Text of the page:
So, a black hole is an object which is so compact that the escape velocity from its surface is greater than the speed of
|Nucleus of Galaxy
The speed of light is 299,800 km/sec (186,000 miles/sec). 11 km/sec is equivalent to 40,000 km/h (or 25,000 mph),
147,000,000 km is almost equal to the radius of the Earth's orbit round the Sun.
Where might we find Black Holes?
It is impossible to observe a black hole directly and so any black hole
candidates have to be identified by their effect on the matter surrounding
them. If no other explanation for the observed phenomena is valid then it
is likely that a black hole is present.
There are some objects that are good candidates for the presence of a black hole.
- Any star shines and survives because the pull of gravity, which is trying
to compress it, just balances the pressure generated by the nuclear furnace
at its centre, which is trying to expand it. Once the furnace runs out of
fuel, which must eventually happen, the pressure decreases, loses its battle
with gravity, and the star collapses. Astronomers believe that one of only
three things can happen to a star in this situation, depending on its mass.
A star less massive than the Sun collapses until it forms a `white dwarf',
with a radius of only a few thousand kilometers. If the star has between
one and four times the mass of the Sun, it can produce a `neutron star',
with a radius of just a few kilometers, and such a star might be recognised
as a `pulsar'. The relatively few stars with greater than four times the
mass of the Sun cannot avoid collapsing within their Schwarzschild radii
and becoming black holes. So, black holes may be the corpses of massive stars.
- Most astronomers believe that galaxies like the Milky Way were formed
from a large cloud of gas which collapsed and broke up into individual stars.
We now see the stars packed together most tightly in the centre, or nucleus.
It is possible that at the very centre there was too much matter to form
an ordinary star, or that the stars which did form were so close to each
other that they coalesced to form a black hole. It is therefore argued that
really massive black holes, equivalent to a hundred million stars like the
Sun, could exist at the centre of some galaxies.
How could we see a Black Hole?
Because black holes are small, and no signals escape from them, it might
seem an impossible task to find them. However, the force of gravity remains,
so if we detect gravity where there is no visible source of light then a
black hole may be responsible. This type of argument, by itself, is not very
convincing, and so we must look for other clues. If there is other material
around a black hole which might fall into it, then it will. There is then
a good chance that as it falls it will produce some detectable signal not
from the black hole itself, but from just outside it.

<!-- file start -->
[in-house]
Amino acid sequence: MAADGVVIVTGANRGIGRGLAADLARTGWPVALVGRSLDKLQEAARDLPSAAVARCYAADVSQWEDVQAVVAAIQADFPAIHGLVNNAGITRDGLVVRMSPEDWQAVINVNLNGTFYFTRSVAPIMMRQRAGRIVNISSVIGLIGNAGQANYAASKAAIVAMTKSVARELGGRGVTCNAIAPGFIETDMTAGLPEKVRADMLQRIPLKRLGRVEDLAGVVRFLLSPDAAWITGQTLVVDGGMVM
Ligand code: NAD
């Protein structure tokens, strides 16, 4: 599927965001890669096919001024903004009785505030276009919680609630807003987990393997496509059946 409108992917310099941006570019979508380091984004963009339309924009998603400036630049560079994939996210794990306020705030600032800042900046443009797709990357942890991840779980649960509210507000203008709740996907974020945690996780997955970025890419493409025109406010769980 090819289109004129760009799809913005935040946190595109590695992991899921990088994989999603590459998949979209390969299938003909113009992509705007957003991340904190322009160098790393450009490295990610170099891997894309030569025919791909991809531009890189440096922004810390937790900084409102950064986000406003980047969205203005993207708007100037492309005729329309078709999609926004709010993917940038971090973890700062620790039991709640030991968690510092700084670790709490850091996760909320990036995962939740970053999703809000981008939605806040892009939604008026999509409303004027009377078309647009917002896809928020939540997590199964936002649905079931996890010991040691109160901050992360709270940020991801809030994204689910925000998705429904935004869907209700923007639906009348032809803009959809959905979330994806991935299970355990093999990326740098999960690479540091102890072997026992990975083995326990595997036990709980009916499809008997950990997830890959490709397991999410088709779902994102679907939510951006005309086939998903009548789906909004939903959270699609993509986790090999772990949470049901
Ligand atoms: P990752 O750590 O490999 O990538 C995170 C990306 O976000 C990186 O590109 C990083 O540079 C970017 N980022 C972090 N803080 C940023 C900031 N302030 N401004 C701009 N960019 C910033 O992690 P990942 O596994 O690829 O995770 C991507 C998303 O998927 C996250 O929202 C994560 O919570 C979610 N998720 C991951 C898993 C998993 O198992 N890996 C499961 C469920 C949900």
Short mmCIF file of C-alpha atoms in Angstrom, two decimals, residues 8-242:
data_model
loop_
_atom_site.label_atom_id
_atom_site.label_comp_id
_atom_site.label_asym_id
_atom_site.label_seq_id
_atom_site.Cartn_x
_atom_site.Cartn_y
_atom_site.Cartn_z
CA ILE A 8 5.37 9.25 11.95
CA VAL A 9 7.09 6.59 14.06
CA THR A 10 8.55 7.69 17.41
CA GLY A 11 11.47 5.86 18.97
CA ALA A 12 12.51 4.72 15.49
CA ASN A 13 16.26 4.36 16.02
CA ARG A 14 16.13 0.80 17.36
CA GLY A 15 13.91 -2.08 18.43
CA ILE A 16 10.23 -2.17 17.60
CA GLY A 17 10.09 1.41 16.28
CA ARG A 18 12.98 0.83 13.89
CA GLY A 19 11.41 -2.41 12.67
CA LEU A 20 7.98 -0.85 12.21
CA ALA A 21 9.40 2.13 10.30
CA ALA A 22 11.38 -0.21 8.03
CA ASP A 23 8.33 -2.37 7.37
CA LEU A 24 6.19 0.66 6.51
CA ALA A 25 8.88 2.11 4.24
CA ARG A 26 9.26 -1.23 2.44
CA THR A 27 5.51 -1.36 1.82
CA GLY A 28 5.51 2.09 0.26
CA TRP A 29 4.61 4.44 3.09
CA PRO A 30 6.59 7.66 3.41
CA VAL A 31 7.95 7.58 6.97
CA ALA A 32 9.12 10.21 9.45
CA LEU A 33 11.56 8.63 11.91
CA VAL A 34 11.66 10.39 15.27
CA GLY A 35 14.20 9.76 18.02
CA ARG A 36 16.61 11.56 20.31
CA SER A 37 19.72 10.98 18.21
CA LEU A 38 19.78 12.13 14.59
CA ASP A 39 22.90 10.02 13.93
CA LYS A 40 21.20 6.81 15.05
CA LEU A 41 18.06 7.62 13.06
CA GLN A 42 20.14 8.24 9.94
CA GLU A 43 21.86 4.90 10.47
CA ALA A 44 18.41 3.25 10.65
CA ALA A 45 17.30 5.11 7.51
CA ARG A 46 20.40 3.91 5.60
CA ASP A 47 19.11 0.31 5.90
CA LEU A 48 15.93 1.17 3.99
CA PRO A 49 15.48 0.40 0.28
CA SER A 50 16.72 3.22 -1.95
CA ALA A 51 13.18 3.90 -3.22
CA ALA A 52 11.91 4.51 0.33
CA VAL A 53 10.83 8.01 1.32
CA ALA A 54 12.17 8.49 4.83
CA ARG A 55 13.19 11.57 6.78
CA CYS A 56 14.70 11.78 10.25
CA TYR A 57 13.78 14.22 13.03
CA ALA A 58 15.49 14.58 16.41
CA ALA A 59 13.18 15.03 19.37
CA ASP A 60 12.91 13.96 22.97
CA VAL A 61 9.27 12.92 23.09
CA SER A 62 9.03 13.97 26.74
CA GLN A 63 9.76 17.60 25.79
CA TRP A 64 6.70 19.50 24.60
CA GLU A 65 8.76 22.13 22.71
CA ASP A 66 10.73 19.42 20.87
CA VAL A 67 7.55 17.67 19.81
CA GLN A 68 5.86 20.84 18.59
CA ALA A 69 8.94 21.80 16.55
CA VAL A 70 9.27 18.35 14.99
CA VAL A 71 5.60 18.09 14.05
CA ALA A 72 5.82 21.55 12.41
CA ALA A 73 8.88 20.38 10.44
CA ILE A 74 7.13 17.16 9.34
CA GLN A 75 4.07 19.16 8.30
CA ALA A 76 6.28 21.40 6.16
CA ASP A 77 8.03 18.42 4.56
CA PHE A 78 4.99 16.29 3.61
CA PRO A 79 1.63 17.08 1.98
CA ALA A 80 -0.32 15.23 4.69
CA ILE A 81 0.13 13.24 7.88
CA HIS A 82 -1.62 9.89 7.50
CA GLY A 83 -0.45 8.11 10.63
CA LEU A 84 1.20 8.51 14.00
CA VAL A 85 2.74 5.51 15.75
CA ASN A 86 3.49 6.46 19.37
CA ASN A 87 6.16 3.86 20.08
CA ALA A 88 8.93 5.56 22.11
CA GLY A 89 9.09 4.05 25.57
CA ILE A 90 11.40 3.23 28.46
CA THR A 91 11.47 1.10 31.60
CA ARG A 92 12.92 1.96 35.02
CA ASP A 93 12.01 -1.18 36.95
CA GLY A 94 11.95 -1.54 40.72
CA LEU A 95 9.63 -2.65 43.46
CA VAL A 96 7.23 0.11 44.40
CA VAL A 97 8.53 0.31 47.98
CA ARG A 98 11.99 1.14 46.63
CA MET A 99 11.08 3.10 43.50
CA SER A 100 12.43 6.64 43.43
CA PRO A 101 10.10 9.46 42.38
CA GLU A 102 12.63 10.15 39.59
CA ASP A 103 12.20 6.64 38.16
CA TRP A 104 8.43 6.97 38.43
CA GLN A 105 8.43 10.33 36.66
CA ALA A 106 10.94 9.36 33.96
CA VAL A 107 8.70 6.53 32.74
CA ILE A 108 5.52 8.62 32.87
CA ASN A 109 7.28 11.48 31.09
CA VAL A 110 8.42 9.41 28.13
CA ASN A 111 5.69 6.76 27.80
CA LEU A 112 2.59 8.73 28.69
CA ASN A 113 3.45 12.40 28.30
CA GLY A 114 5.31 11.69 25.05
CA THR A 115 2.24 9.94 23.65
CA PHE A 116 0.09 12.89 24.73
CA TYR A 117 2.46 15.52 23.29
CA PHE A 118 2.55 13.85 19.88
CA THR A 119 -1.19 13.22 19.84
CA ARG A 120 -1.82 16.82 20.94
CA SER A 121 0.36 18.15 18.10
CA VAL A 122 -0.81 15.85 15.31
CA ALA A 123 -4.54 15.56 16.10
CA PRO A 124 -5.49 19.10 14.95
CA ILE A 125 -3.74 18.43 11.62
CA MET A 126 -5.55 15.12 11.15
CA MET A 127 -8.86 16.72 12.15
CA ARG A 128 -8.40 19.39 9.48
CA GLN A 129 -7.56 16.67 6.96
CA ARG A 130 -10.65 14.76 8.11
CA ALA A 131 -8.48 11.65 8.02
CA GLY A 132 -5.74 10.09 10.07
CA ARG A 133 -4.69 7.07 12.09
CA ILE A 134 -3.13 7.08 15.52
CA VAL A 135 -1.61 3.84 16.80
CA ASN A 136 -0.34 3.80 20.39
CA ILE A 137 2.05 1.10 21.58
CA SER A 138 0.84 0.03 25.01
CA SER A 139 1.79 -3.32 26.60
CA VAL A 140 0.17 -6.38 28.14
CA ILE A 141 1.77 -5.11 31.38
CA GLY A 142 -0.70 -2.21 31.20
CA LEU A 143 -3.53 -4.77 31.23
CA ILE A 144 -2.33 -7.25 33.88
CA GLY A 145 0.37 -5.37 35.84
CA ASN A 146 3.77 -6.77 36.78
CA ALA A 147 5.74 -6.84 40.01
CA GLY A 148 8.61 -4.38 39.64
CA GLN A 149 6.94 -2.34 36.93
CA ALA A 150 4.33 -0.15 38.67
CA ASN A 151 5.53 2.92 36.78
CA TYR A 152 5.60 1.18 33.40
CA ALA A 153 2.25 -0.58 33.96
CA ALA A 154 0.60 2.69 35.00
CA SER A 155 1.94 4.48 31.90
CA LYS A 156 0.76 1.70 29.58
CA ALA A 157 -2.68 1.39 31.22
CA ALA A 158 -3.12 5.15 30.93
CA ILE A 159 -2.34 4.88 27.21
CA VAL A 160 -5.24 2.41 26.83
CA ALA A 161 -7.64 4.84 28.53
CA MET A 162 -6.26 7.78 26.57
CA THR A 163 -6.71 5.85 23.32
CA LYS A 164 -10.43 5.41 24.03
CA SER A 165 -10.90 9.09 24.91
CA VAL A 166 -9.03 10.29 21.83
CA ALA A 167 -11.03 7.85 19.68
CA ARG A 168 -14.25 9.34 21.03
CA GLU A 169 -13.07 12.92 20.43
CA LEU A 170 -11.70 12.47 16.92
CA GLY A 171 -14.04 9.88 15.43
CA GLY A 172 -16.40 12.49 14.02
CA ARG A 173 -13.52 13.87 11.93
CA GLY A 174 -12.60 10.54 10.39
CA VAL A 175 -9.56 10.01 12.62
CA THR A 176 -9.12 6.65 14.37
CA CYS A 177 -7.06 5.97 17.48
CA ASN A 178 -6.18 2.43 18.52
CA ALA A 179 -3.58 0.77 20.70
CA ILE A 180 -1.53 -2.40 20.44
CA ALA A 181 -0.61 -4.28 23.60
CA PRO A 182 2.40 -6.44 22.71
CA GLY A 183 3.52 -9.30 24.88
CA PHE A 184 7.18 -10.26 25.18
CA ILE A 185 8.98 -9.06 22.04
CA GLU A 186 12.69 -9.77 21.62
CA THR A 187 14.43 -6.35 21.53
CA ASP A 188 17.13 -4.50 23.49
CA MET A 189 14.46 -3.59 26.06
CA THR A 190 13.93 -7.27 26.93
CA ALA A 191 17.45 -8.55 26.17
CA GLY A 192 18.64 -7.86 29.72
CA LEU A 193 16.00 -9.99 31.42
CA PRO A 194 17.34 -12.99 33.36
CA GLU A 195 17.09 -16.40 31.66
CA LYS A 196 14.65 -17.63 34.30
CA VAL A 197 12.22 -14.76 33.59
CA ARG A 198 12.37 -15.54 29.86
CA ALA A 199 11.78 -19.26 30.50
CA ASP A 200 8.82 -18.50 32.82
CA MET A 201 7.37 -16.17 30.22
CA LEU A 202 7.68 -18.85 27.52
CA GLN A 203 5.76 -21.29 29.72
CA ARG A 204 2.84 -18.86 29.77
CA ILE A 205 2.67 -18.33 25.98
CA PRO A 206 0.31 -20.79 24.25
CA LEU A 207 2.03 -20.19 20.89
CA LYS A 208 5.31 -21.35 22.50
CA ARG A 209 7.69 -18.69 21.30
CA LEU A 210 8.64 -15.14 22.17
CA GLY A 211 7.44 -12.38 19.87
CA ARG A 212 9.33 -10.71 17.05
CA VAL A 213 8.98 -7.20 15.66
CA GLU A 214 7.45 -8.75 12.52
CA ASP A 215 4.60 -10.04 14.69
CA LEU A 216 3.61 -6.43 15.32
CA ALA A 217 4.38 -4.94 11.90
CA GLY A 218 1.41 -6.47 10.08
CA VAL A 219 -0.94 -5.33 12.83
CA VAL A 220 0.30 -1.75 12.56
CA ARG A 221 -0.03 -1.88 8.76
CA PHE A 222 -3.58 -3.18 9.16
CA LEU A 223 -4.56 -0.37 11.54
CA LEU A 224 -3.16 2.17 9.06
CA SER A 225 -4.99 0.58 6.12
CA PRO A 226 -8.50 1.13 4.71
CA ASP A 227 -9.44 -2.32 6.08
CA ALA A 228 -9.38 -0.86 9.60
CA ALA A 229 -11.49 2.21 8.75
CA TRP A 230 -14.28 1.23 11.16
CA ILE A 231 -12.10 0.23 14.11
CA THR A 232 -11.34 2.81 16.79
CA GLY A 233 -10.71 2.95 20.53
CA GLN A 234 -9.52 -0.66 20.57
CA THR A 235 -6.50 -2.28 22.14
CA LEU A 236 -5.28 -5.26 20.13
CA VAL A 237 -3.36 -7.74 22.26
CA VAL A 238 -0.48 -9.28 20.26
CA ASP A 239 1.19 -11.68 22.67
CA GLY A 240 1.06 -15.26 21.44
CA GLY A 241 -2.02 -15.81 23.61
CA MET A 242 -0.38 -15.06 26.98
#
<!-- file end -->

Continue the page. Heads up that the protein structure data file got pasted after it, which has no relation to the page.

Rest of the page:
Most stars are not single, like the Sun, but are found in pairs, small
groups or large clusters. If a pair of stars have different masses then the
more massive one will burn up its nuclear fuel and may become a black hole,
whilst the other remains a normal star consuming its fuel more slowly. Gas
can then be sucked from the remaining star into the black hole. The gas becomes
very hot, with a temperature of millions of degrees, and will shine not with
visible light but with X-rays. These X-rays will have an observable effect
on the light output from the ordinary star. Since the star and black hole
go round each other every few days, we might expect to see regular variations
in the brightness and X-ray output.
There are some X-ray sources which have all the properties described above.
Unfortunately it is impossible to distinguish between a black hole and a
neutron star unless we can prove that the mass of the unseen component is
too great for a neutron star. Strong evidence was found by RGO astronomers
that one of these sources, called Cyg X-1 (which means the first X-ray source
discovered in the constellation of Cygnus), does indeed contain a black hole.
Things are rather different if there is a massive black hole in the centre
of a galaxy. It is possible there for a star to be swallowed by the black
hole. The pull of gravity on such a star will be so strong as to break it
up into its component atoms, and throw them out at high speed in all directions.
Some of the fragments will fall into the hole, increasing its mass, whilst
others could produce an outburst of radio waves, light and X-rays.
This is just the behaviour which is observed in galaxies of the type called
'Quasars' and may well be happening in a milder way in the centre of our
own Milky Way.
Astronomers from the RGO were part of a team who found that the galaxy
NGC 4151 contains about 1000 million times the mass of the Sun, concentrated
in a nuclear region whose diameter is no more than 4000 times the distance
between the Earth and the Sun. The most plausible explanation at present
is that most of this mass is in a black hole at the centre.